This glossary defines archaic words and phrases, mostly Scots law terminology, commonly found in our documents and records. For a larger resource go to the online Dictionary of the Scots Language, which contains Scots words and phrases, including legal terms.

It also includes definitions of archival terminology, although not all these terms have been used in this catalogue

With thanks to the Scottish Archive Network

a measure of land of about one quarter of an acre, sometimes called a "parcel".
pairts and pertinents
the parts and pertinents are what a piece of land was always granted with; they implied everything connected with the land granted whether names or not, and could be considerable.
a small piece of ground, usually attached to a building or separated from the rest of a property in some way.
more often used than the alternative name, Whitsun - the seventh Sunday after Easter; it was one of the two terms of the year on which rents fell due.
the equivalent of excambion in heritable property; this is the exchange of one piece of moveable property for another (therefore a posh word for barter).
in general, furniture and other household moveable goods; "outsight plenishings" were those kept out of doors.
a  measure of land which contained 8 oxgangs each of 12-13 acres, but the size varied from place to place.
a diligence (enforced by letter under the signet called "letters of poinding") whereby ownership of a debtor's moveable property is transferred to his creditor.   "Real poinding" or "poinding of the ground" is the poinding of goods lying on lands which are a security for the debt; "personal poinding" is the poinding of moveables which are then sold at auction (or "made penny of" in the usual phrase) the proceeds of which are used to pay the debt.  If there is more than one creditor, there may be an action of multiple poinding raised by the debtor.
a proprietor who held only a small piece of land; heirs portioners were women who succeeded jointly to property.
post nuptial
after marriage.
a piece of land which would have been originally valued at one pound in the extent; generally taken as 4 oxgangs or half a ploughgate.
simply a written order, usually by a court, to a representative to do something.
precept furth of chancery
a deed similar in effect to a precept of clare constat, used where the crown was the superior.
precept of sasine
an order by a superior to his baillie representing him, to give heritable possession of lands to a vassal, which could only be done by the ceremony of sasine.  Originally these precepts were documents in their own right, but after 1672 they were incorporated in charters.  The precept of clare constat would be used if sasine was to be given to an heir of a deceased vassal.
the start of the process whereby lands which had been pledged as security for the repayment of a debt could be redeemed by their original owner; it was the notice given to the person then holding the lands to turn up at a stated time and place to receive repayment of his money and to restore the lands to his former debtor (who was called the reverser).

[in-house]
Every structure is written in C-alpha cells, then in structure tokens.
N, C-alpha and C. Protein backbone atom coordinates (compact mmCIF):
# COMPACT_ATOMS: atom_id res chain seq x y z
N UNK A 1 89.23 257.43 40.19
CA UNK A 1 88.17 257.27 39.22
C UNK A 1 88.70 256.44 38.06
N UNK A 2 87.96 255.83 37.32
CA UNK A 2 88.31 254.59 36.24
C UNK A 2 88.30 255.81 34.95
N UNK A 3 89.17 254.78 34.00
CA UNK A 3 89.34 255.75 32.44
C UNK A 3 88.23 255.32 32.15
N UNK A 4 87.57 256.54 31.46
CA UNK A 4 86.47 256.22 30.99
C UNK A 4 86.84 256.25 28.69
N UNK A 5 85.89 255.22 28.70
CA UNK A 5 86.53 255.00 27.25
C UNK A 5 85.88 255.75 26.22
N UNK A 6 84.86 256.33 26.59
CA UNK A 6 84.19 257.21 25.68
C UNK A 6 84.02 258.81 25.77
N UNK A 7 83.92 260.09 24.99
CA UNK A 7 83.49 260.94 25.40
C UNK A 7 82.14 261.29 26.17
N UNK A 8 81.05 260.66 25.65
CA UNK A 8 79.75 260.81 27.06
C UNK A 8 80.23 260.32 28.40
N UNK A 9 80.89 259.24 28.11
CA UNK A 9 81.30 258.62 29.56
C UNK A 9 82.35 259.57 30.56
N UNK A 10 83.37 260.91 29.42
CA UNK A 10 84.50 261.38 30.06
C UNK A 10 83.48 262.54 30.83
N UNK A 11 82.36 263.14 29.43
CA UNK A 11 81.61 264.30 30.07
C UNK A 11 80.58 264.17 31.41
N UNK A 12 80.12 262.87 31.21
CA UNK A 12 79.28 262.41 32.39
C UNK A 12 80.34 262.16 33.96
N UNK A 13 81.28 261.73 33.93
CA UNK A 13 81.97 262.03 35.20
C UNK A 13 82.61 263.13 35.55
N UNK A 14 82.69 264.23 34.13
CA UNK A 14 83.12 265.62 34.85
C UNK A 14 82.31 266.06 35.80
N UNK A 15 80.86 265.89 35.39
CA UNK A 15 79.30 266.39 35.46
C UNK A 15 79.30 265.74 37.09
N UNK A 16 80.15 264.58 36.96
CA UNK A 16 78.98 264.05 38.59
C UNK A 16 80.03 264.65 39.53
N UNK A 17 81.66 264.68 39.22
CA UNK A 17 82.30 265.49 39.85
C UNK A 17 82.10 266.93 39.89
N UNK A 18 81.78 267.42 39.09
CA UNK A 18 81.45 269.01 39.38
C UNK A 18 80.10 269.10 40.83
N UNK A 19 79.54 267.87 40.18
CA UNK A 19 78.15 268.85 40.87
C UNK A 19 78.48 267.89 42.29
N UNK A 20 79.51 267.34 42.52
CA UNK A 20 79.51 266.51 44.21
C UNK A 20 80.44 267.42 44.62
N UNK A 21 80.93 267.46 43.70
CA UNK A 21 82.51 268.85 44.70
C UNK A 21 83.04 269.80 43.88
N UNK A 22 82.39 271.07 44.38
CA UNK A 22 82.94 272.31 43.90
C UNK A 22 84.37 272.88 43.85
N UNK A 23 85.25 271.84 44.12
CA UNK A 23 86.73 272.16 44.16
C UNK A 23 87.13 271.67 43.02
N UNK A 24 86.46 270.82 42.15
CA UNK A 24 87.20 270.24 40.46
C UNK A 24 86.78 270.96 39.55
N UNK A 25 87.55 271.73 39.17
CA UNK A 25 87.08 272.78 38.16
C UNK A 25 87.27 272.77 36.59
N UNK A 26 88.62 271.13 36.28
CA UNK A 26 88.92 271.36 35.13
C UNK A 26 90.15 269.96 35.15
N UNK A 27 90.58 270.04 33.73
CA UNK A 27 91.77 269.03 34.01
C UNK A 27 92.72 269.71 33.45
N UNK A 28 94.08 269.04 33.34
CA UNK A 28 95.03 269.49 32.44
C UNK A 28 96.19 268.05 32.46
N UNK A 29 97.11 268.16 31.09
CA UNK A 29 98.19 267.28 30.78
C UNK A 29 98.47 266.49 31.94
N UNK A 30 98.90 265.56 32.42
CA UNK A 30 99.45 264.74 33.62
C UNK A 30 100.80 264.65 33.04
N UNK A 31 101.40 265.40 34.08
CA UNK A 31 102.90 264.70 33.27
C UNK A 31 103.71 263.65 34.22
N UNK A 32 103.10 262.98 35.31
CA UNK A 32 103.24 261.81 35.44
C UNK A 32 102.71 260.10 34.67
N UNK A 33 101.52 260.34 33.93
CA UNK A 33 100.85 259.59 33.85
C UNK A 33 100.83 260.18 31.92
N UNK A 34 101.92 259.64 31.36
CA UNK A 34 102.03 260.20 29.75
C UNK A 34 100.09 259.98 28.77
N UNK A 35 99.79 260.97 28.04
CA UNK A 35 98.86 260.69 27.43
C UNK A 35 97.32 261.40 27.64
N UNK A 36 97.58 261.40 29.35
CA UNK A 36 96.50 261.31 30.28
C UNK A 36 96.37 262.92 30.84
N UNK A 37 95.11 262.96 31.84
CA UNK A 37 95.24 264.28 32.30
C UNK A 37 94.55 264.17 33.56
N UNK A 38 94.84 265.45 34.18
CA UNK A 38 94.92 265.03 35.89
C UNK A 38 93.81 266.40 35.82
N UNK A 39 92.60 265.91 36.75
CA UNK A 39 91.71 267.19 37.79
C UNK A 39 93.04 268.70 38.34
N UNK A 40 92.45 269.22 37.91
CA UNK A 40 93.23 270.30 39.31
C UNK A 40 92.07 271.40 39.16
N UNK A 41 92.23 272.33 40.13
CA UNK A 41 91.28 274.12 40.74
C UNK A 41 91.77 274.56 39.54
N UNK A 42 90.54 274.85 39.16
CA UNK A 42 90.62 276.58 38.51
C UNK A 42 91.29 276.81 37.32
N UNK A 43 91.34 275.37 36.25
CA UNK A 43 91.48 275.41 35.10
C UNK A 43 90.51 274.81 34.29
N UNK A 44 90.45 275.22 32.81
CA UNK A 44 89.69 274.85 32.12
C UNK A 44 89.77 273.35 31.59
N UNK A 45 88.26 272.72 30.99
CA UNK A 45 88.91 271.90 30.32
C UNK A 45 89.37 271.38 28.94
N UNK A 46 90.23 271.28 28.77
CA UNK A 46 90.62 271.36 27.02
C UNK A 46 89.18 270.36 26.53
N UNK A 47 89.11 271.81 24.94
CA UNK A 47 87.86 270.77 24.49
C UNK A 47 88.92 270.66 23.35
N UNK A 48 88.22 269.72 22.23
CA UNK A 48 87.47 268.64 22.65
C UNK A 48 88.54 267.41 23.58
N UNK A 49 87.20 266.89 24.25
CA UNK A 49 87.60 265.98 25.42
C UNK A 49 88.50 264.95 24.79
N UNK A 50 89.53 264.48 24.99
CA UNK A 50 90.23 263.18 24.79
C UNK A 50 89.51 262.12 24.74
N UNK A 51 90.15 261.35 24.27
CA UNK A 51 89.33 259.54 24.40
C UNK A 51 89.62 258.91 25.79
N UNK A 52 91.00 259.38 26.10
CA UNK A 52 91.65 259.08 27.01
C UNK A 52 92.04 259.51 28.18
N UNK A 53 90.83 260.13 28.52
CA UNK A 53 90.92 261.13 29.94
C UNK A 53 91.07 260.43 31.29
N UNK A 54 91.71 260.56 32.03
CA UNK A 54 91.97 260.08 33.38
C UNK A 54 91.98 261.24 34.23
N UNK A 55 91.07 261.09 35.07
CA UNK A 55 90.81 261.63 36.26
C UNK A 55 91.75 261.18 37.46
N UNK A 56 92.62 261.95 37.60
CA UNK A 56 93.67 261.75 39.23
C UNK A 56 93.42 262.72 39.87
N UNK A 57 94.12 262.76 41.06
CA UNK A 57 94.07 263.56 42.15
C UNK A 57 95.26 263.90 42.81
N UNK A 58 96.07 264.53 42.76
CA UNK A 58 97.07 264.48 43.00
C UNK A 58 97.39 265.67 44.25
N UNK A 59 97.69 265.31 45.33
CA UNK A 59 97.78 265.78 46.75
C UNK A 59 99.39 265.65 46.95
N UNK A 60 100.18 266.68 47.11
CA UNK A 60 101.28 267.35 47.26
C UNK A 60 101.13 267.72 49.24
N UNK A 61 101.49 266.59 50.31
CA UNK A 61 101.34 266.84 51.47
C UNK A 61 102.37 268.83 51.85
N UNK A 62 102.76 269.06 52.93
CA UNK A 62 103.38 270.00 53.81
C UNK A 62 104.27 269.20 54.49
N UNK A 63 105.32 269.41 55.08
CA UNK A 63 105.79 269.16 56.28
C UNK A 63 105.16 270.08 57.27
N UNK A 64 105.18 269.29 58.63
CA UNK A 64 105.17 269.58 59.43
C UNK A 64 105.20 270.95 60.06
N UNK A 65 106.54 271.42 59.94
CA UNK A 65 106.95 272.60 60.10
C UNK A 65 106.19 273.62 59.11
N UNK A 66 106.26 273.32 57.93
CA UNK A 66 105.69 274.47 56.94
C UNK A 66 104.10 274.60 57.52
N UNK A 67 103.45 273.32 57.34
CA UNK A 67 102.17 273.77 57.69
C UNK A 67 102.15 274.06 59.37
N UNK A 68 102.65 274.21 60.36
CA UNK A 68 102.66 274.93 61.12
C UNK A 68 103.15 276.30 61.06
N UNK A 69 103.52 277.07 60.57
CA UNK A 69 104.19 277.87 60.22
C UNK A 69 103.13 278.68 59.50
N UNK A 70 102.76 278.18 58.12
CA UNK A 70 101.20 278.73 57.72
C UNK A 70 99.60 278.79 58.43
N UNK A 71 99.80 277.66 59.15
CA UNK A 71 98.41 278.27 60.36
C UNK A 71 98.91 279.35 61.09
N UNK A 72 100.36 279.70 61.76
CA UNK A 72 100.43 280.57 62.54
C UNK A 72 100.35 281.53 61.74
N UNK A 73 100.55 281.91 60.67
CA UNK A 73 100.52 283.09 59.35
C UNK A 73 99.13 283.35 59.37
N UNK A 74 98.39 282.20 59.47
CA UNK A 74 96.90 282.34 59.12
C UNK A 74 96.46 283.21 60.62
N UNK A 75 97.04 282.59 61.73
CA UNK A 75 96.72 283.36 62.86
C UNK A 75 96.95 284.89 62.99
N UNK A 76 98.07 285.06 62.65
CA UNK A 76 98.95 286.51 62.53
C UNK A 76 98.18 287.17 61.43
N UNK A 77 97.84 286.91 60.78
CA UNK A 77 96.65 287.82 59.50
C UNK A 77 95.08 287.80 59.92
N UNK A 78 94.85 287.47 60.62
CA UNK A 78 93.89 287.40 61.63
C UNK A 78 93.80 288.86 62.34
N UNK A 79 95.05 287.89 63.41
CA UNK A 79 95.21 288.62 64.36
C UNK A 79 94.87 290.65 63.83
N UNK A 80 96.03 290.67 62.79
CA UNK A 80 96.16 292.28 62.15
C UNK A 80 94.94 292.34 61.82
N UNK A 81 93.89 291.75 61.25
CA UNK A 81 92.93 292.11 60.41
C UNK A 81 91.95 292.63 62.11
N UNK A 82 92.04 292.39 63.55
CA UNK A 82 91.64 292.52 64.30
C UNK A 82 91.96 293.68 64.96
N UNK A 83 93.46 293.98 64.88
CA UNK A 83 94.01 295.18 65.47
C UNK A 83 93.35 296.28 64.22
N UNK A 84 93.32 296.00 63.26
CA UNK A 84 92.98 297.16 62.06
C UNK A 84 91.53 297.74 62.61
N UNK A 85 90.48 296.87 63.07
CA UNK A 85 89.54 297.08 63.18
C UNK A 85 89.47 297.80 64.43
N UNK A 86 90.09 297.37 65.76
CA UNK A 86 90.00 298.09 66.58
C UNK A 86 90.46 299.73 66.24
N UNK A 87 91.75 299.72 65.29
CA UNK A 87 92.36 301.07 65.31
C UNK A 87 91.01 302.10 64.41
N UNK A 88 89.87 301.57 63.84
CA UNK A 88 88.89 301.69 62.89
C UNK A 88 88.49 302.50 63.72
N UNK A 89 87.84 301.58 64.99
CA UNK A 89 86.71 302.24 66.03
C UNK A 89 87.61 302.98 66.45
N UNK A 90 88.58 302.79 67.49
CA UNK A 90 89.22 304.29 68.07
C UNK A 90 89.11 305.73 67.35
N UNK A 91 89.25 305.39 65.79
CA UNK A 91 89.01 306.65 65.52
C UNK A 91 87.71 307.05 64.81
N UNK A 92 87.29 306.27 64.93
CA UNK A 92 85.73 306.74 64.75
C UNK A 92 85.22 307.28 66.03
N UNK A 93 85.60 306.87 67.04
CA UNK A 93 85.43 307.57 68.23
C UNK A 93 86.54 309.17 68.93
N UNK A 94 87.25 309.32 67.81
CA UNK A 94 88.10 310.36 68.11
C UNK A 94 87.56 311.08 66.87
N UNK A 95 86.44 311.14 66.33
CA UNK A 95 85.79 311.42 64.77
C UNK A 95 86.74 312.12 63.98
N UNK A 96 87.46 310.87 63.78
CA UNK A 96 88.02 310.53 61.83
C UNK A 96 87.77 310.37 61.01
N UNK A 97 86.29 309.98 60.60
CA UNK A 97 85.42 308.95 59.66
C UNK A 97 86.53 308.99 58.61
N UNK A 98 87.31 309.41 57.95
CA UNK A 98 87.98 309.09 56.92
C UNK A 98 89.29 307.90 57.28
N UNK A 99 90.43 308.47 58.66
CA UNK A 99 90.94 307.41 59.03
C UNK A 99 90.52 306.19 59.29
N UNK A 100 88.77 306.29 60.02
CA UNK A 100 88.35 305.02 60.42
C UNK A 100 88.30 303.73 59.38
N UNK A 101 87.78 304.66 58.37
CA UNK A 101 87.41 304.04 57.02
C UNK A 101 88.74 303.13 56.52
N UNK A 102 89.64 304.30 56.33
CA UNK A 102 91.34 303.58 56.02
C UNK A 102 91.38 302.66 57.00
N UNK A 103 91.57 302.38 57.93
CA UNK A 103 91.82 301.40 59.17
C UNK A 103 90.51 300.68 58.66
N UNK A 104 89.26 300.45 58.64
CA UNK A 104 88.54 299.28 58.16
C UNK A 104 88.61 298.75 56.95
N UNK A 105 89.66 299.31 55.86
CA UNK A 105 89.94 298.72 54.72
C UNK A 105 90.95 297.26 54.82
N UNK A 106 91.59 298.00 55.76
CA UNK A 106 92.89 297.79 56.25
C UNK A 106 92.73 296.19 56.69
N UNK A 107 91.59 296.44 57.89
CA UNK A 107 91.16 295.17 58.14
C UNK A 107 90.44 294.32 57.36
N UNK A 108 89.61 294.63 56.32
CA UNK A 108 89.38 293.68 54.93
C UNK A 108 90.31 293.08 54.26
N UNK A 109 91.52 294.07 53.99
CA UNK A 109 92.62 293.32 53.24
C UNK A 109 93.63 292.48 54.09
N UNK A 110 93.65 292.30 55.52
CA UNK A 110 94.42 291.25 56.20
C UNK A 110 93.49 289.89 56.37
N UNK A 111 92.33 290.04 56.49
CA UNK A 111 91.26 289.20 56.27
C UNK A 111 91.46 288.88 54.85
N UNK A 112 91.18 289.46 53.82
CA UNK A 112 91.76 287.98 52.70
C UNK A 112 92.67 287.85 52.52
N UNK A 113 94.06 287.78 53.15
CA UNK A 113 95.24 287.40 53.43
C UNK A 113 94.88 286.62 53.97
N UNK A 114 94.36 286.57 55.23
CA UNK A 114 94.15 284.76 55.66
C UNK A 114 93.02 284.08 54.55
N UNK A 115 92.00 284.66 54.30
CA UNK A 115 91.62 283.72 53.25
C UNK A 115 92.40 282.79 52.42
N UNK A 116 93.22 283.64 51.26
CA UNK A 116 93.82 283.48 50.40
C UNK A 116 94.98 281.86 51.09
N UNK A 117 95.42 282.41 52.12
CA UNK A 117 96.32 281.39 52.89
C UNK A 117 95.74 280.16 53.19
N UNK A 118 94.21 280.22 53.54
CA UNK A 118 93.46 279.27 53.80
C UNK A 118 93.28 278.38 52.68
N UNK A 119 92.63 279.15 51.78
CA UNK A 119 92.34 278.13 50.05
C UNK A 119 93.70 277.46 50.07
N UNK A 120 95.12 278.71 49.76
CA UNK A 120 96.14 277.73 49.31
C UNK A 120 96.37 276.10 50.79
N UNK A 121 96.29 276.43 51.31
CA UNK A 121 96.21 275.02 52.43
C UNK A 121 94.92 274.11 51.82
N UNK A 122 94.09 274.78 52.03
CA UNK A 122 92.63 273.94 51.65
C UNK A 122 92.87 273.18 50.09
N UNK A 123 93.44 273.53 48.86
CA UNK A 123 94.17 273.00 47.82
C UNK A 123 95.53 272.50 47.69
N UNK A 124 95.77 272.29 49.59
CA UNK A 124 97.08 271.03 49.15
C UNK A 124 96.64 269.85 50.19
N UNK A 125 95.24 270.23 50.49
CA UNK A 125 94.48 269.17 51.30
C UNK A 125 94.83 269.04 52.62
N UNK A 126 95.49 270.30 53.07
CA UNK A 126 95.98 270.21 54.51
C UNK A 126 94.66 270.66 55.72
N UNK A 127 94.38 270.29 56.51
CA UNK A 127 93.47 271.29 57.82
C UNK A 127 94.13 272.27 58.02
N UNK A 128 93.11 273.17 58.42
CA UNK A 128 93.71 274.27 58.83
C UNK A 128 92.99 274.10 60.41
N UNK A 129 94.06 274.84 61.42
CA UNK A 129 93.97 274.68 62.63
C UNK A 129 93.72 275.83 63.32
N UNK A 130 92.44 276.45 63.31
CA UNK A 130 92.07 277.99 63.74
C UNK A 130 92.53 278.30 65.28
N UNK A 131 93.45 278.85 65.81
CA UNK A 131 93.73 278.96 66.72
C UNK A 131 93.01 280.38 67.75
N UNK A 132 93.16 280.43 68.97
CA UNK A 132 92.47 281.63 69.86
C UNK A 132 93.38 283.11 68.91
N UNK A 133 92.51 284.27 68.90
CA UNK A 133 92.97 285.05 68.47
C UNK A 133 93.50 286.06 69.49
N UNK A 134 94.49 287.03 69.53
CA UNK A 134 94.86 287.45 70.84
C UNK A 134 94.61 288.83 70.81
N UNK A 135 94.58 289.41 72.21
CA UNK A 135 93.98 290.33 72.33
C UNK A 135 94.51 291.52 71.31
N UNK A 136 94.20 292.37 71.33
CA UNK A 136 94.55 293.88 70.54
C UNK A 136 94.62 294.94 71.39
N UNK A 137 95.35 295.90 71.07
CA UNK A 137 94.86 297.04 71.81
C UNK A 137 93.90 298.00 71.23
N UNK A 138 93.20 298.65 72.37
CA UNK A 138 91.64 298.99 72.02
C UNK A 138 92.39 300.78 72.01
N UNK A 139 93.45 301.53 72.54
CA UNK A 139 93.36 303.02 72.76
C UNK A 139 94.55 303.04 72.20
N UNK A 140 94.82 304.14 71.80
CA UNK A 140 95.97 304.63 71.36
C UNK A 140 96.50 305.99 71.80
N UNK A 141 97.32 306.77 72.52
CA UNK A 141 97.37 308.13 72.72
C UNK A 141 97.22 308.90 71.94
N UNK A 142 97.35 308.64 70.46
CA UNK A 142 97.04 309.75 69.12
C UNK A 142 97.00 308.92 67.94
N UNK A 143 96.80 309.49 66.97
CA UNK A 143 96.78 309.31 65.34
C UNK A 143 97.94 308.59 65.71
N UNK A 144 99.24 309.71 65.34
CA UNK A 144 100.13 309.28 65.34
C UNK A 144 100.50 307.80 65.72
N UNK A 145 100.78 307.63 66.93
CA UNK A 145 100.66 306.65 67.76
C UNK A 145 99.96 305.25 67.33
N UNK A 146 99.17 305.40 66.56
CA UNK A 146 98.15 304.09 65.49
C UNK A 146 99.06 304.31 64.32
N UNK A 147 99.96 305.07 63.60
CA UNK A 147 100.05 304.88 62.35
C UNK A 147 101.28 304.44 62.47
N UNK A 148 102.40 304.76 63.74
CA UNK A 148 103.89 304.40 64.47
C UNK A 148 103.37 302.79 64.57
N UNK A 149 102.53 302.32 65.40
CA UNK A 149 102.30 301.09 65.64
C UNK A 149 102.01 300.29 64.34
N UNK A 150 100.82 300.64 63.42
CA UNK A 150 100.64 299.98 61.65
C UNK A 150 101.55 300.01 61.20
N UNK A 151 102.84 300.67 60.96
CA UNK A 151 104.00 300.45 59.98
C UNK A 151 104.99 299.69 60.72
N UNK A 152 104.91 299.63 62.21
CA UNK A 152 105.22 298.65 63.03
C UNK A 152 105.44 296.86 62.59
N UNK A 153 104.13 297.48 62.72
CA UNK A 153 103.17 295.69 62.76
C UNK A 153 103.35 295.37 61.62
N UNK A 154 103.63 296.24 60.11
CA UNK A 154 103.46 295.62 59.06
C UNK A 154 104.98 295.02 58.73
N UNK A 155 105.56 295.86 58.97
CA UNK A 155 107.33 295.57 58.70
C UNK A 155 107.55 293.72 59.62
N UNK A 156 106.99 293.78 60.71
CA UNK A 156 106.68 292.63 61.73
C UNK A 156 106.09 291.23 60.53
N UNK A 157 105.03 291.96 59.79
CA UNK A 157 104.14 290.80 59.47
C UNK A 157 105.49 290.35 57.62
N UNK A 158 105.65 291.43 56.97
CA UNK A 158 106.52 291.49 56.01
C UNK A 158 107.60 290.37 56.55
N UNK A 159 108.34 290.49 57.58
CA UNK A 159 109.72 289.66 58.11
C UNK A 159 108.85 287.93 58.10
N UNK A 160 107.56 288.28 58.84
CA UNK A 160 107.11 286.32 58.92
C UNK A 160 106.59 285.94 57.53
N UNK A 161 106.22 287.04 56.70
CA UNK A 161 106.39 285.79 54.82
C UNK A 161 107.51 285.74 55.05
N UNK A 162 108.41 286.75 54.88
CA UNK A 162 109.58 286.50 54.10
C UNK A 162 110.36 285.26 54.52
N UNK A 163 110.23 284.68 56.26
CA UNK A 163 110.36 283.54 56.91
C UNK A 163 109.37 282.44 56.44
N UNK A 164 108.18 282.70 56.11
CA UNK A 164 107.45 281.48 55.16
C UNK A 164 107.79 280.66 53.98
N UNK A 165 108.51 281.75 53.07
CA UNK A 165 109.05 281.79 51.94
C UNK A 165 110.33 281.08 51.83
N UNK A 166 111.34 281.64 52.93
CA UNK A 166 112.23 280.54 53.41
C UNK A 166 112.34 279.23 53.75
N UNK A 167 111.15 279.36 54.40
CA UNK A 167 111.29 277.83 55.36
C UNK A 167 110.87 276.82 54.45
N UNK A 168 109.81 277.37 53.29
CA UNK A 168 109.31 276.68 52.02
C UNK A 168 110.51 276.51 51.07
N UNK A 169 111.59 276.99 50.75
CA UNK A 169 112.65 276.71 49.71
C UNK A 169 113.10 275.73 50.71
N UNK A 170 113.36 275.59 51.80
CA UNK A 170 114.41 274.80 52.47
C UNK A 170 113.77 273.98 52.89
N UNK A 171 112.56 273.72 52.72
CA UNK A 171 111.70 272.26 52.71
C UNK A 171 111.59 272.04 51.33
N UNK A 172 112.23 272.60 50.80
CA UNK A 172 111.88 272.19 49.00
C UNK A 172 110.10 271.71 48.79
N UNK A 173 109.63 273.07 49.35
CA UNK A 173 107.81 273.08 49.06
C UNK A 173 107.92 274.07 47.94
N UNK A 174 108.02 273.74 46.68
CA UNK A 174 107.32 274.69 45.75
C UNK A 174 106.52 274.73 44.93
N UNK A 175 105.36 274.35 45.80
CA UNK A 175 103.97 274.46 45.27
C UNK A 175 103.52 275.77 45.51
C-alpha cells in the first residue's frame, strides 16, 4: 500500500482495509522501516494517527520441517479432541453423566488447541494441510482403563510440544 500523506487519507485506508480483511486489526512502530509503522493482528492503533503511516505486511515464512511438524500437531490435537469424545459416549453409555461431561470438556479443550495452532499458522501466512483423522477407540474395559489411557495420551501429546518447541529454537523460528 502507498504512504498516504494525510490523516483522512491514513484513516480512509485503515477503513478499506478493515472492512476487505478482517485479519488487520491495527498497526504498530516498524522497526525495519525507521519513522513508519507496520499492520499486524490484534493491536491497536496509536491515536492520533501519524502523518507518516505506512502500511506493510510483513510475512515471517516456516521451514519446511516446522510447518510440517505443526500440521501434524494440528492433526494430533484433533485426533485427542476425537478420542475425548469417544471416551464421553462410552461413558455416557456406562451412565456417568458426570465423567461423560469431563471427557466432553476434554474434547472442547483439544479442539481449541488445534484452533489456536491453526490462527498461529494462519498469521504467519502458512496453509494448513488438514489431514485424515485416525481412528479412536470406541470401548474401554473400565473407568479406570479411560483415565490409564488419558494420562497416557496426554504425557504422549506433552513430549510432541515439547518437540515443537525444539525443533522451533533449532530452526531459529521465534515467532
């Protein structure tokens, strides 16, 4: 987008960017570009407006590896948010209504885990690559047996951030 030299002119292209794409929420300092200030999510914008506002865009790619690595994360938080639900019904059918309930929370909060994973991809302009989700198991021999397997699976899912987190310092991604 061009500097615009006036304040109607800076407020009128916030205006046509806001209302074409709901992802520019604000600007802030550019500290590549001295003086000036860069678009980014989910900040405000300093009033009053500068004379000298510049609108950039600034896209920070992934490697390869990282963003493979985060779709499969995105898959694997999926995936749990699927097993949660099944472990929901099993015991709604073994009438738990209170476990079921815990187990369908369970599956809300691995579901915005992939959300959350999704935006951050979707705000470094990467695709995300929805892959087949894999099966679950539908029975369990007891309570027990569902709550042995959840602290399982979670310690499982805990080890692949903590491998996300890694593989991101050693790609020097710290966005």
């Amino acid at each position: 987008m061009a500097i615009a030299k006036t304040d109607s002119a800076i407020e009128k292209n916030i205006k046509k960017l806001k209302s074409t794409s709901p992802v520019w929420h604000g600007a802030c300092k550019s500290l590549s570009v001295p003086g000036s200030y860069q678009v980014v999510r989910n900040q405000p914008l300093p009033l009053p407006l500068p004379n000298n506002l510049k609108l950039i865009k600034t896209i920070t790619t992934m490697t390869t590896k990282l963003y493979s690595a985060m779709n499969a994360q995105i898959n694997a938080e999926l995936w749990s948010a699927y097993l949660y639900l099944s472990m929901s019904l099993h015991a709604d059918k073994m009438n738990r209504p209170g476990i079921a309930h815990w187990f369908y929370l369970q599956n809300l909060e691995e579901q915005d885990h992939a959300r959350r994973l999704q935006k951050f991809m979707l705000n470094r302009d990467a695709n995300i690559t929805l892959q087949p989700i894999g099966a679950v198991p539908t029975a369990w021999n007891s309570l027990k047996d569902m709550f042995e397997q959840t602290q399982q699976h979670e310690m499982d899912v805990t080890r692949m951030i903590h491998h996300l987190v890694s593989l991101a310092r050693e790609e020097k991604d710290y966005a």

a means whereby a right might be lost or acquired due to lapse of time; for example, long uninterrupted and unchallenged possession of property (usucaption) would confer a right to it, whereas if someone possessing a particular right did not exercise it for long enough, he might lose it.
Privy Seal
One of the four royal seals; the privy or secret seal was originally used for royal orders or brieves, but later came to be used for such things as grants of moveable property and grants of minor offices.
pro bono servicio
"for [his] good service" is the reason for a grant of lands usually given in the narrative clause of a charter when the lands are to be held in wardholding, that is, for a return of military service.
pro indiviso
all the documents (usually bundled together) which related to a particular court case, whether civil or criminal in nature.
procuratory of resignation
the authority granted by a vassal to his representative (who is in this case called his procurator) to restore the lands held by the vassal to his superior, either to remain in the superior's hands, or to be granted out again for example, by a charter of novodamus; this resignation was necessary if the vassal sold his lands to someone else, who would then have to have the lands re-granted by ths superior to him to complete his title.
The term used to describe the retrieval of archives from storage for research use. Archives may not be fit for production if they are damaged or fragile. Individual files, volumes, boxes or documents may be treated as 'producible units' by a repository.
progress of title
all the documents relating to rights in a piece of land and their transference from person to person; it is typically a bundle containing charters, precepts and instruments of sasine, tacks, wadsets, reversions and the like.
propriis manibus
"with his (or her) own hand".
a book which a notary was obliged to keep, in which he was supposed to keep copies of all the instruments he had executed, or summaries of their essential points.
a child younger than 12 if female or 14 if male; one older than that (but still not 21) was a minor.  Pupils might have their affairs administered by a tutor.

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